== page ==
The need to export is far more urgent in Switzerland, and so it follows that the urgency to reform and adapt is perhaps stronger than it is in Japan. Mind you, some of my compatriots back in Switzerland do not seem to have cottoned on to this, which would make them close to the Japanese in the way they tend to react to change.

swissinfo: How do you see economic ties developing over the next few years?

P.N.: Swiss companies looking for new products and technologies, and those which are prepared to make the necessary investment and commit themselves to Japan, will be successful. Some of them may even become major players on the Japanese market.

The problem is that Swiss firms often take Japan for granted. They think that China is more sexy and promising, so their eyes are more often turned to that country. I think they’re making a big mistake.

Of course China has potential and needs a lot of attention. But we ignore the Japanese market at our peril. Japan remains a world leader in cutting-edge technology. So if Switzerland wants to continue to be a leading player in those markets where we are successful today, we must watch what the Japanese are doing and compete with them on their own territory.

swissinfo: Because Switzerland needs Japan more than Japan needs Switzerland?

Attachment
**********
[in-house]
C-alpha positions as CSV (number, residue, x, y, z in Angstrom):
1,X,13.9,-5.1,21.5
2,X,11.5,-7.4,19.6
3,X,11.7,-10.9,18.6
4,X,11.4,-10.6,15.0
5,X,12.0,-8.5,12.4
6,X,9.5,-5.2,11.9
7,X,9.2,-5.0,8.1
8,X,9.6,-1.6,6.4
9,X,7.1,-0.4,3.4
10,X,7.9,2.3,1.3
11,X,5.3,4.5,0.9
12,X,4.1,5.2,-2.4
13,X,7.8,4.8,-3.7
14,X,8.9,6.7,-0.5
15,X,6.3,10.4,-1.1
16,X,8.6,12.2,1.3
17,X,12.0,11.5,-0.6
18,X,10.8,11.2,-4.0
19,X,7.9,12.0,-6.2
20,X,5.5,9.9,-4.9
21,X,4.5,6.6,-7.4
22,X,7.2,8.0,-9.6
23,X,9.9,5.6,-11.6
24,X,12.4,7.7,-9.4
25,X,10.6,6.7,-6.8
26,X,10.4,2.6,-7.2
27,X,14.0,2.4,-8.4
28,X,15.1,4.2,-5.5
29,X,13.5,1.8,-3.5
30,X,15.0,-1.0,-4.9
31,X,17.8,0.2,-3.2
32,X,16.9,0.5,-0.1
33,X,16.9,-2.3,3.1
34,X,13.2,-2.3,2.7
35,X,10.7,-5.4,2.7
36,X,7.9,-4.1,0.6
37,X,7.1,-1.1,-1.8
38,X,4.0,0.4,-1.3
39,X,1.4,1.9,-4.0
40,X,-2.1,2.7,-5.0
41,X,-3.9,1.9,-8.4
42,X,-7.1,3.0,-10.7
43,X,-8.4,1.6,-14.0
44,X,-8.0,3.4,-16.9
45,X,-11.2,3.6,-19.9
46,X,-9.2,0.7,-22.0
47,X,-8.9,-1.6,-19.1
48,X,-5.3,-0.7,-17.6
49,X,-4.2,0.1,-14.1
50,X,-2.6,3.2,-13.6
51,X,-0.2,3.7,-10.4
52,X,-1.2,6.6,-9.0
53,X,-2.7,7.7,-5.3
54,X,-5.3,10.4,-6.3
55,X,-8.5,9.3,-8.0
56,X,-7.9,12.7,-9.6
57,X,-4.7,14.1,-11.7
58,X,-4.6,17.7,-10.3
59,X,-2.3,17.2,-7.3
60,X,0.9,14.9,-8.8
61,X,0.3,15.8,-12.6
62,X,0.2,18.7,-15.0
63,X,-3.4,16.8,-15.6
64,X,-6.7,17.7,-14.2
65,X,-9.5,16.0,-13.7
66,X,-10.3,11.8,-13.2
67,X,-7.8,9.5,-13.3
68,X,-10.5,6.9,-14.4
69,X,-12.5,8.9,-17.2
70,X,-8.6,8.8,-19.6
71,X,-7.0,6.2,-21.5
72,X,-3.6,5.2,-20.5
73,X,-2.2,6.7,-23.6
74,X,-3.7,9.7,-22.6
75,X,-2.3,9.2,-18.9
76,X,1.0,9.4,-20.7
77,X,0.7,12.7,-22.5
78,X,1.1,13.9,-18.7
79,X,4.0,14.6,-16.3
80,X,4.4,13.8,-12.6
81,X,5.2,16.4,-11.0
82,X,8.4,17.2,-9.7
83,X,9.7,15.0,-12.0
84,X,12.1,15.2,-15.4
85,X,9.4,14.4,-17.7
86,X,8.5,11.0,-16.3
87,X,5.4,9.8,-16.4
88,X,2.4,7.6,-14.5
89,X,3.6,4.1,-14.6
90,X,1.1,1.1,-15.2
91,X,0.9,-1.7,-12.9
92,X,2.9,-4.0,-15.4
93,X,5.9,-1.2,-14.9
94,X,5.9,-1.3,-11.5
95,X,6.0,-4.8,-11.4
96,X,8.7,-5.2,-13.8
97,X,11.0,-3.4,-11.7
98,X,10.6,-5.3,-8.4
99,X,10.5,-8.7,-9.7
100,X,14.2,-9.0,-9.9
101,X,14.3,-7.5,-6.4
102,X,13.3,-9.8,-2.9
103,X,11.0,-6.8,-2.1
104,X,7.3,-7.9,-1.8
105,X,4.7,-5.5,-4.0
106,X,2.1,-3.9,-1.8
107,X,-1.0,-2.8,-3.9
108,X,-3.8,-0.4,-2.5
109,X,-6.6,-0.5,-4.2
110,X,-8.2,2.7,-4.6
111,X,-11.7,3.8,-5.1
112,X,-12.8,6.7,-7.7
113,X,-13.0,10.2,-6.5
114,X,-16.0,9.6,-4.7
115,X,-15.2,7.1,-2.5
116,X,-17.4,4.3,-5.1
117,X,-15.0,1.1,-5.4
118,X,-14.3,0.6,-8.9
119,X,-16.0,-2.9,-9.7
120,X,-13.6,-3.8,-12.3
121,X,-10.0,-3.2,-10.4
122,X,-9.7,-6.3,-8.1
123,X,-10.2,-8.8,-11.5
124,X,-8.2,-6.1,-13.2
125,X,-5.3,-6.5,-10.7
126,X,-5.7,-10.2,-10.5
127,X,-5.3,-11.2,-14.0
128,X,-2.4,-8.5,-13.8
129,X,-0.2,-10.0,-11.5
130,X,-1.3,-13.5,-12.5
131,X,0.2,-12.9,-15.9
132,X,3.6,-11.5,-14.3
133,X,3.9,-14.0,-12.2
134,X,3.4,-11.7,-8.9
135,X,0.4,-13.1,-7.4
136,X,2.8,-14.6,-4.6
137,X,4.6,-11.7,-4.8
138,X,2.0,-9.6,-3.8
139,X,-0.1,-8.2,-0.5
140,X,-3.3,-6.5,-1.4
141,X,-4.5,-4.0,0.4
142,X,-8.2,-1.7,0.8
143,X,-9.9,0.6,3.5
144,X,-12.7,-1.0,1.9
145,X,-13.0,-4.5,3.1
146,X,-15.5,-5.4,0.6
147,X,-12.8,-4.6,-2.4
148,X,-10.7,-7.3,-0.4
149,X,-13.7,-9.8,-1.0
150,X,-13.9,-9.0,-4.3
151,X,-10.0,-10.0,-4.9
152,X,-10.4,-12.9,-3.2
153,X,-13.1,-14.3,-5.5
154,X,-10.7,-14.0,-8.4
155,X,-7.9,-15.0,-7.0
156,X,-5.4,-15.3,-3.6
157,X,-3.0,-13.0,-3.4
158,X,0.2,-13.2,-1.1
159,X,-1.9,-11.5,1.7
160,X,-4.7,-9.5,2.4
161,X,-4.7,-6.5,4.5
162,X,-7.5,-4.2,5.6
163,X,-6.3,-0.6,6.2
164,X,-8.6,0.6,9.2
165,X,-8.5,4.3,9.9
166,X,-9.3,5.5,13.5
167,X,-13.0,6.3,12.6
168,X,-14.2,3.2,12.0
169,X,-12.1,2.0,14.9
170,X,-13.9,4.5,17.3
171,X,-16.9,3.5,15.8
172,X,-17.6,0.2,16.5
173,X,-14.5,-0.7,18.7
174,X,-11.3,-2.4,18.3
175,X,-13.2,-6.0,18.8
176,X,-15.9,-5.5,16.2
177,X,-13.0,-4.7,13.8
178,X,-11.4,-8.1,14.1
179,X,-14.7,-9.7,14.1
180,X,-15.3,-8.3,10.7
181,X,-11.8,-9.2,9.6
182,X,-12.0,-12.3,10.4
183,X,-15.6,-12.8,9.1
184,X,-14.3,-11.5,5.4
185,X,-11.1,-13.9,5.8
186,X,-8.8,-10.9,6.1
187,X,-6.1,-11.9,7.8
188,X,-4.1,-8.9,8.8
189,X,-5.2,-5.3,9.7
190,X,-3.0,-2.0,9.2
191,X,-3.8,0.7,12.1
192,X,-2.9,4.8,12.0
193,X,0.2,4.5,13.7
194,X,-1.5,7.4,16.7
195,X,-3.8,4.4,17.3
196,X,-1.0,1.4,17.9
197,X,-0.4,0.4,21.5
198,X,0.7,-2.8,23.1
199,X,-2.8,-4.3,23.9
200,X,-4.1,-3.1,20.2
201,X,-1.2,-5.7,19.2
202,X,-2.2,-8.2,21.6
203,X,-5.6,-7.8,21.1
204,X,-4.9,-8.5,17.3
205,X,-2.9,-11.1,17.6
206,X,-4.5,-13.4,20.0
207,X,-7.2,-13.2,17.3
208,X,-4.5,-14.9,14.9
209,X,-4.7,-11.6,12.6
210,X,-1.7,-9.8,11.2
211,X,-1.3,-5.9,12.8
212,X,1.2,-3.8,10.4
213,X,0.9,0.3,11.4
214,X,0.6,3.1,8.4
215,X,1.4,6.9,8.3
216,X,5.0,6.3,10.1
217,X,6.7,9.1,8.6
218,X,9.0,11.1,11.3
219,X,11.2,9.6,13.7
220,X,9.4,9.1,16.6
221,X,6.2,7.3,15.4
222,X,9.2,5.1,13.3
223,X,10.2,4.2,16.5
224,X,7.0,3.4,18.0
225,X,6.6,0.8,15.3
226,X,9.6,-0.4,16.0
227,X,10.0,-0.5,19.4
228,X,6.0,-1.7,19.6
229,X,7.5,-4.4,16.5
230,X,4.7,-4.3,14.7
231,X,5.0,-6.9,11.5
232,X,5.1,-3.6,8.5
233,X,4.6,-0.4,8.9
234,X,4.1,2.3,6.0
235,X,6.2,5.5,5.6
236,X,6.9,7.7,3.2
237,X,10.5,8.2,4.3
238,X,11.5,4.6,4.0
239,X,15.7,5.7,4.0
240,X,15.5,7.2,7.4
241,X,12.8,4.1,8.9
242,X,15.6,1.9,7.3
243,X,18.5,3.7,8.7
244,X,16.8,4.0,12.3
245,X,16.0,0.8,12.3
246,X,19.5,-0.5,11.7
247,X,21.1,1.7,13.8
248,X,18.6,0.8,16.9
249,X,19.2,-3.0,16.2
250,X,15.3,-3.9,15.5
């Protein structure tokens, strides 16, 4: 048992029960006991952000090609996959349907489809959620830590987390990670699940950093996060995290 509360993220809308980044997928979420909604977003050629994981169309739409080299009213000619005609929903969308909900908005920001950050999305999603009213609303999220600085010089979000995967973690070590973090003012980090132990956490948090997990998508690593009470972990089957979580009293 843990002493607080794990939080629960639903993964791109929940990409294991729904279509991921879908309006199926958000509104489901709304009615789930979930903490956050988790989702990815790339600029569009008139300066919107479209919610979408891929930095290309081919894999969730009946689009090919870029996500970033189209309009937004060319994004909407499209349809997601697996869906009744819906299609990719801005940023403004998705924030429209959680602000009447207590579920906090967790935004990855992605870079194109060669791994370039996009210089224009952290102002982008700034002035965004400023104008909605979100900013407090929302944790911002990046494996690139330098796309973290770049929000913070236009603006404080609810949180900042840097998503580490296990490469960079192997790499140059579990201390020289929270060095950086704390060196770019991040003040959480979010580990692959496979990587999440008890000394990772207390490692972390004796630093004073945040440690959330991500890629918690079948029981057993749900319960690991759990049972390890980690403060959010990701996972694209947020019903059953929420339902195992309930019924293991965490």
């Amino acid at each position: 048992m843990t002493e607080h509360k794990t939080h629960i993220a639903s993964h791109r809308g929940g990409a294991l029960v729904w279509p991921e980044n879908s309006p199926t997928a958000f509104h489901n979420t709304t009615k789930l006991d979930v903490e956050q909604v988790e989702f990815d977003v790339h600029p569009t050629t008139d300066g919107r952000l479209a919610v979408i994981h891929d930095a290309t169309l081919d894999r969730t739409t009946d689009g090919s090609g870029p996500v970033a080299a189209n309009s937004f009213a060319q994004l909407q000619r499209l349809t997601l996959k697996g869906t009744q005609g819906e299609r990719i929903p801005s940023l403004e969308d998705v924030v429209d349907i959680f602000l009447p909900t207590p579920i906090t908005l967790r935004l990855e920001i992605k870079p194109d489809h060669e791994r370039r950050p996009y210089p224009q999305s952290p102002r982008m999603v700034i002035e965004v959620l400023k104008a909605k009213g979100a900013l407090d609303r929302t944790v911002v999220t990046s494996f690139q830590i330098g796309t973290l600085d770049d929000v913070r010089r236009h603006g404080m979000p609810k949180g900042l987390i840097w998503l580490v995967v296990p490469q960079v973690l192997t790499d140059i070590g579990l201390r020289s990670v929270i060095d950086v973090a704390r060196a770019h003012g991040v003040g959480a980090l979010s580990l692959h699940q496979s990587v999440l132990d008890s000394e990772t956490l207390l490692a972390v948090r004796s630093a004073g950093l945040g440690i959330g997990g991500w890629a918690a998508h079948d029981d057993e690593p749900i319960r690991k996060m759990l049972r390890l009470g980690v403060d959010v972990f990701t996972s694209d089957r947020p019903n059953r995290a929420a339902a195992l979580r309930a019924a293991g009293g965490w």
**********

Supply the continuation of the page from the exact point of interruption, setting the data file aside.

P.N.: That’s certainly the case. I know the Swiss government is keen to enter into a free-trade agreement with Japan. But Japan is higher on Switzerland’s priority list than Switzerland is on Japan’s. This is completely understandable, but we tend to forget in Switzerland that we are only a small market. We are important, but definitely not a major world player.

swissinfo: Is it a help or hindrance to the Japanese that Switzerland lies outside the European Union?

P.N.: That’s difficult to answer. It’s often seen by the Japanese as a drawback, but it depends on which industry or sector you are talking about. Bankers may have a very different view to the one held by car manufacturers or chemical producers.

My own belief is that Switzerland has to integrate into the EU. It simply cannot remain isolated and it would be a great shame if the country ends up as no more than a museum piece accumulating dust in the centre of Europe.

swissinfo-interview: Ramsey Zarifeh in Aichi, Japan

Key facts

Japan is Switzerland’s most important trading partner in Asia.
In 2003 exports from Switzerland to Japan totalled SFr5.14 billion ($4.06 billion), while imports from Japan were worth SFr2.64 billion.
The most important Swiss export products to Japan are machinery, technical instruments, chemicals and pharmaceuticals, and consumer goods.
Imports from Japan consist mainly of cars, electronic goods, machinery and chemical products.

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In brief

Born in 1947, Philippe Neeser studied law at Geneva University and later took a doctorate from Kyoto University.

He moved to Japan more than three decades ago and has held several key posts at Ciba Specialty Chemicals (formerly Ciba-Geigy).

In 2004 he was appointed Deputy Commissioner-General of the Swiss pavilion at the World Expo in Japan.